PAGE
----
Fortunately, the facts of modem life militate against tyrannical leadership as efficiently as they militate against thoughtful leadership. Ronald Heifetz, director of the leadership education project at the John F. Kennedy School of Government and author of Leadership Without Easy Answers, points to our consumer mindset as America's real political ideology. In the U.S., paying most of one's taxes is considered sufficient proof of citizenly virtue. That we no longer call ourselves citizens but taxpayers signifies a profound shift in the way we relate to the state. We see ourselves, in effect, as customers of democracy.
The model for the relationship between voter and representative, between follower and leader, is that of the shopper and the merchant. Small surprise that the first weeks of the most recent Illinois gubernatorial campaign was fixated on commercials that introduced a new and improved model Dawn Clark Netsch. No surprise either that, unlike every other Western democracy, the U.S. discards its former presidents as if they were old cars.
The obligation of the customer in such transactions are minimal. Of course, there are no money-back guarantees in politics. Nor are voters in a majority-rule system always right. The expectation of quick service and instant satisfaction nonetheless has left millions of people frustrated and resentful, feeling vaguely defrauded by politicians who claim the privileges of leaders without performing like them.
Democracy thrives in circumstances in which people can dispense with representatives and act as their own leaders — the block, the precinct, the neighborhood, the town meeting, the big city ward. While rates of voter participation in state and national elections continue to slide, there has been a resurgence of something like participatory democracy in local parts of the system. Volunteer anti-crime patrols of the sort organized by neighbors in Joliet, Aurora, and Elgin are examples. So are the neighborhood-scale special service areas that are becoming increasingly popular in Chicago as a corrective to indifference and ineptitude at City Hall.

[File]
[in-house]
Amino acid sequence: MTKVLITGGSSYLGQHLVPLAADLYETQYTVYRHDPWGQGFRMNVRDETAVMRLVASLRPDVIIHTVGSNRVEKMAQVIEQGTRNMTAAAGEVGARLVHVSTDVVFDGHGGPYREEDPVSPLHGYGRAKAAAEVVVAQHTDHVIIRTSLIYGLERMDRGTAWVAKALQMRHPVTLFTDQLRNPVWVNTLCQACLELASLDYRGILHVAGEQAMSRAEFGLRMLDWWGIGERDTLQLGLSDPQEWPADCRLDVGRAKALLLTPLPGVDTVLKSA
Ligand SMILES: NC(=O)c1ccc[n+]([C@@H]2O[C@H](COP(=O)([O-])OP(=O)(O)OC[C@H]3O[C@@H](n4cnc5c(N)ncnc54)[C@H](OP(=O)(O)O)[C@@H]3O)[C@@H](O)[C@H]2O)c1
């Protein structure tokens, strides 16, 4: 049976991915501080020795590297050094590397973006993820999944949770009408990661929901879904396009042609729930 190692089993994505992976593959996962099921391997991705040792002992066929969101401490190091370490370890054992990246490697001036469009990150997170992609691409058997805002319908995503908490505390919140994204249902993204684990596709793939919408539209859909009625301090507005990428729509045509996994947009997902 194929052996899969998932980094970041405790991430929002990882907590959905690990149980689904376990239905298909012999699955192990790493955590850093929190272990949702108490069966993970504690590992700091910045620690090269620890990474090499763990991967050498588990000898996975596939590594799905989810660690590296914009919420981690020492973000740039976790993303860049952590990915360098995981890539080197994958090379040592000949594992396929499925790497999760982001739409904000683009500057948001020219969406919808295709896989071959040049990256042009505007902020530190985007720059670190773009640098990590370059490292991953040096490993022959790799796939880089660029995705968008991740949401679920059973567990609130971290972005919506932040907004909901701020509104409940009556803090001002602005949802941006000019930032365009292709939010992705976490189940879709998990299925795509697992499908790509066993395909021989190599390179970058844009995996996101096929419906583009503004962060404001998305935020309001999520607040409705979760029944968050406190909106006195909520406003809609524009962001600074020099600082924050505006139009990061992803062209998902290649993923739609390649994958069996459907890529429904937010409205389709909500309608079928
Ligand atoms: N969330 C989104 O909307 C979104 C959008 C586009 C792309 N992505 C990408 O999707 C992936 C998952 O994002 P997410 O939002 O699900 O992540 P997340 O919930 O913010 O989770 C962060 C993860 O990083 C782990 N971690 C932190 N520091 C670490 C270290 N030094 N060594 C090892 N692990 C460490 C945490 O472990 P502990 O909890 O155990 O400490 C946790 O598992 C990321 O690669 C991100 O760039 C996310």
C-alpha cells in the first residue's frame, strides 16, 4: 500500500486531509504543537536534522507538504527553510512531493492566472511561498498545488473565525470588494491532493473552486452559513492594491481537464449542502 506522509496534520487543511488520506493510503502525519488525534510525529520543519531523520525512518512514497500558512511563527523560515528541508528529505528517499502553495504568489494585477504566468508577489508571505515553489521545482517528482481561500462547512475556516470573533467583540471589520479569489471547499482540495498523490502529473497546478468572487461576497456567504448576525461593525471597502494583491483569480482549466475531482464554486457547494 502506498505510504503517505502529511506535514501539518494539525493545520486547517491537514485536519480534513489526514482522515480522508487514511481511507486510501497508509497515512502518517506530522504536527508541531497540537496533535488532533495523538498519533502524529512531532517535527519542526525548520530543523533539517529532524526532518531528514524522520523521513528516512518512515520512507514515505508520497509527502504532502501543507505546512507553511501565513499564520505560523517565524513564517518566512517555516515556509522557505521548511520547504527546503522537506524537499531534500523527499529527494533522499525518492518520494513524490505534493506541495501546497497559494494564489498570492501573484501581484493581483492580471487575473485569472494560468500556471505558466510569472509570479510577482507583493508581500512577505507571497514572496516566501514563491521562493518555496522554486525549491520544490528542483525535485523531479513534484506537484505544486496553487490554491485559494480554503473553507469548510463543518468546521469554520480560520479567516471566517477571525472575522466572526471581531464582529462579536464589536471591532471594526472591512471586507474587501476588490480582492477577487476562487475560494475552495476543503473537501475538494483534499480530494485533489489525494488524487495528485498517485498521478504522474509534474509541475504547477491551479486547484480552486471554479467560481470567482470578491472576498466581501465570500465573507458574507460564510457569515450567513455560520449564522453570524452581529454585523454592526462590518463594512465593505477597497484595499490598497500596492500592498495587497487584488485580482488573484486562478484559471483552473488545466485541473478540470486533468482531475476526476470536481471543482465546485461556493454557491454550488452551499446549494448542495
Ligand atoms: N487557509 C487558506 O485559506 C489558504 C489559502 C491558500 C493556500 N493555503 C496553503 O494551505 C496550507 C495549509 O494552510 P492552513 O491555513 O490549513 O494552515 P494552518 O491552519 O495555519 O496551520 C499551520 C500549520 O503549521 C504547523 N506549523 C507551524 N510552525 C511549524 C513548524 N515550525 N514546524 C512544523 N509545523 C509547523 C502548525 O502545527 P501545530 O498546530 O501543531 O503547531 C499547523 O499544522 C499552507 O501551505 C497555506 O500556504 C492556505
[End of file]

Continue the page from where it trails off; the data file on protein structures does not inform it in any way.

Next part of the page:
Aristotle in his Politics wrote an early "Contract with Athens" in which he conceded that democratic man's claim to be ruled by none—the wistful vision of the Right—may prove impossible. Political entities the size of today's congressional districts, states, and nation make leaders a practical necessity, if an unwelcome one.
Voters clearly have decided that they want politicians leading them the way a horse leads a cart. Wayward leaders are being reined in via referendum and initiative and, yes, lobbyists who wield the whip on the public's behalf. The enthusiasm for term limits and the part-time citizen-legislator would have been endorsed by Aristotle, who thought the citizen ought to rule and be ruled in turn in a system in which appointments to office are brief and which may be held by no man twice. Now as then, the surest way to solve the leadership problem is to render leaders moot. ●
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A work of solid history, entertainingly told.